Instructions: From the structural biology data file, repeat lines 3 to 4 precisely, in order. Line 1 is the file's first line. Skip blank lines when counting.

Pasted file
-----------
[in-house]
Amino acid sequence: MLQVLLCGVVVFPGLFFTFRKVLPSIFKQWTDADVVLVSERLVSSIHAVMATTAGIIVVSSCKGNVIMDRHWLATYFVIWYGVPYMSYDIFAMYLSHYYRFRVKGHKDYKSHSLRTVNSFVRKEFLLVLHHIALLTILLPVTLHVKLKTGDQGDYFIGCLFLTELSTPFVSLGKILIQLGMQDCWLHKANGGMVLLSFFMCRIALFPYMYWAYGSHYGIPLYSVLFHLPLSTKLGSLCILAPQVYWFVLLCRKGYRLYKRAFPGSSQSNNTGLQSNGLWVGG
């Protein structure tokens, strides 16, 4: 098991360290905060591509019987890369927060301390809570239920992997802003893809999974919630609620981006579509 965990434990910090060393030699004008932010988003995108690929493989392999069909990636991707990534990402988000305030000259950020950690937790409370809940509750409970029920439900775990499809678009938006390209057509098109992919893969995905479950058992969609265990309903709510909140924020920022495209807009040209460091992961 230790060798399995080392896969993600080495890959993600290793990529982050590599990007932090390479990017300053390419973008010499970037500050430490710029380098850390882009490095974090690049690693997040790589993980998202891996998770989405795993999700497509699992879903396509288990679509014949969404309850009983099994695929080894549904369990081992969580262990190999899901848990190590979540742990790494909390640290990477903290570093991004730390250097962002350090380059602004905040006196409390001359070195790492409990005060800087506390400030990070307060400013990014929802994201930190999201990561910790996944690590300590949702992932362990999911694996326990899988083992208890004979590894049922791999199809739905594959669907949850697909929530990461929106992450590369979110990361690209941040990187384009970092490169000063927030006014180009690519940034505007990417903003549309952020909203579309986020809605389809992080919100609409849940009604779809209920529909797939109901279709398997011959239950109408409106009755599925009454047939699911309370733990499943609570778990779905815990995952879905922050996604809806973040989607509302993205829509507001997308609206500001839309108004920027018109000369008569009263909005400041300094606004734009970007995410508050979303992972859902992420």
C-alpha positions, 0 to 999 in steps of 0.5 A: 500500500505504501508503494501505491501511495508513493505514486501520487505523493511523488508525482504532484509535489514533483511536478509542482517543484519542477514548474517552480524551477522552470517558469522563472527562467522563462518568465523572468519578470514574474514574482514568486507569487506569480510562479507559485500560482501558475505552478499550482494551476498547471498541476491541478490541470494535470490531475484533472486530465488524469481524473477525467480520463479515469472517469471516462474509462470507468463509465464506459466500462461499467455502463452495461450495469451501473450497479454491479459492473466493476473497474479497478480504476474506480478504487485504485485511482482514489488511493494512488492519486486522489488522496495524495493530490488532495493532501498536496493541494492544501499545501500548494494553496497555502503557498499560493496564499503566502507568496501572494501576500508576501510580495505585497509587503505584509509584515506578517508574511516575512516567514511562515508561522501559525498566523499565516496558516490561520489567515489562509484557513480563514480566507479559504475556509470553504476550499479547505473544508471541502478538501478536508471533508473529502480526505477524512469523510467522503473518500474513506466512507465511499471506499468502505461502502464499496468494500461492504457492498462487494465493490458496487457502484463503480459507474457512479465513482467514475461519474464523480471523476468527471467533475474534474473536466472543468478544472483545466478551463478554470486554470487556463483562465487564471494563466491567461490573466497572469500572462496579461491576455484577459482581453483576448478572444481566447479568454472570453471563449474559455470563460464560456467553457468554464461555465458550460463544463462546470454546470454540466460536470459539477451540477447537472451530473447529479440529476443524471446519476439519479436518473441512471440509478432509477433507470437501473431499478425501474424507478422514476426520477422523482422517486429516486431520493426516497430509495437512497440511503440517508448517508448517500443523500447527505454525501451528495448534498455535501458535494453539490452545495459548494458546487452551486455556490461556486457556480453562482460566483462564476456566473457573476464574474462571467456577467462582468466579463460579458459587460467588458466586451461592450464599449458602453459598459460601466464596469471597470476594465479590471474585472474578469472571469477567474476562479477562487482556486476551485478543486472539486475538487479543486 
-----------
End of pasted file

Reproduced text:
């Protein structure tokens, strides 16, 4: 098991360290905060591509019987890369927060301390809570239920992997802003893809999974919630609620981006579509 965990434990910090060393030699004008932010988003995108690929493989392999069909990636991707990534990402988000305030000259950020950690937790409370809940509750409970029920439900775990499809678009938006390209057509098109992919893969995905479950058992969609265990309903709510909140924020920022495209807009040209460091992961 230790060798399995080392896969993600080495890959993600290793990529982050590599990007932090390479990017300053390419973008010499970037500050430490710029380098850390882009490095974090690049690693997040790589993980998202891996998770989405795993999700497509699992879903396509288990679509014949969404309850009983099994695929080894549904369990081992969580262990190999899901848990190590979540742990790494909390640290990477903290570093991004730390250097962002350090380059602004905040006196409390001359070195790492409990005060800087506390400030990070307060400013990014929802994201930190999201990561910790996944690590300590949702992932362990999911694996326990899988083992208890004979590894049922791999199809739905594959669907949850697909929530990461929106992450590369979110990361690209941040990187384009970092490169000063927030006014180009690519940034505007990417903003549309952020909203579309986020809605389809992080919100609409849940009604779809209920529909797939109901279709398997011959239950109408409106009755599925009454047939699911309370733990499943609570778990779905815990995952879905922050996604809806973040989607509302993205829509507001997308609206500001839309108004920027018109000369008569009263909005400041300094606004734009970007995410508050979303992972859902992420």
C-alpha positions, 0 to 999 in steps of 0.5 A: 500500500505504501508503494501505491501511495508513493505514486501520487505523493511523488508525482504532484509535489514533483511536478509542482517543484519542477514548474517552480524551477522552470517558469522563472527562467522563462518568465523572468519578470514574474514574482514568486507569487506569480510562479507559485500560482501558475505552478499550482494551476498547471498541476491541478490541470494535470490531475484533472486530465488524469481524473477525467480520463479515469472517469471516462474509462470507468463509465464506459466500462461499467455502463452495461450495469451501473450497479454491479459492473466493476473497474479497478480504476474506480478504487485504485485511482482514489488511493494512488492519486486522489488522496495524495493530490488532495493532501498536496493541494492544501499545501500548494494553496497555502503557498499560493496564499503566502507568496501572494501576500508576501510580495505585497509587503505584509509584515506578517508574511516575512516567514511562515508561522501559525498566523499565516496558516490561520489567515489562509484557513480563514480566507479559504475556509470553504476550499479547505473544508471541502478538501478536508471533508473529502480526505477524512469523510467522503473518500474513506466512507465511499471506499468502505461502502464499496468494500461492504457492498462487494465493490458496487457502484463503480459507474457512479465513482467514475461519474464523480471523476468527471467533475474534474473536466472543468478544472483545466478551463478554470486554470487556463483562465487564471494563466491567461490573466497572469500572462496579461491576455484577459482581453483576448478572444481566447479568454472570453471563449474559455470563460464560456467553457468554464461555465458550460463544463462546470454546470454540466460536470459539477451540477447537472451530473447529479440529476443524471446519476439519479436518473441512471440509478432509477433507470437501473431499478425501474424507478422514476426520477422523482422517486429516486431520493426516497430509495437512497440511503440517508448517508448517500443523500447527505454525501451528495448534498455535501458535494453539490452545495459548494458546487452551486455556490461556486457556480453562482460566483462564476456566473457573476464574474462571467456577467462582468466579463460579458459587460467588458466586451461592450464599449458602453459598459460601466464596469471597470476594465479590471474585472474578469472571469477567474476562479477562487482556486476551485478543486472539486475538487479543486 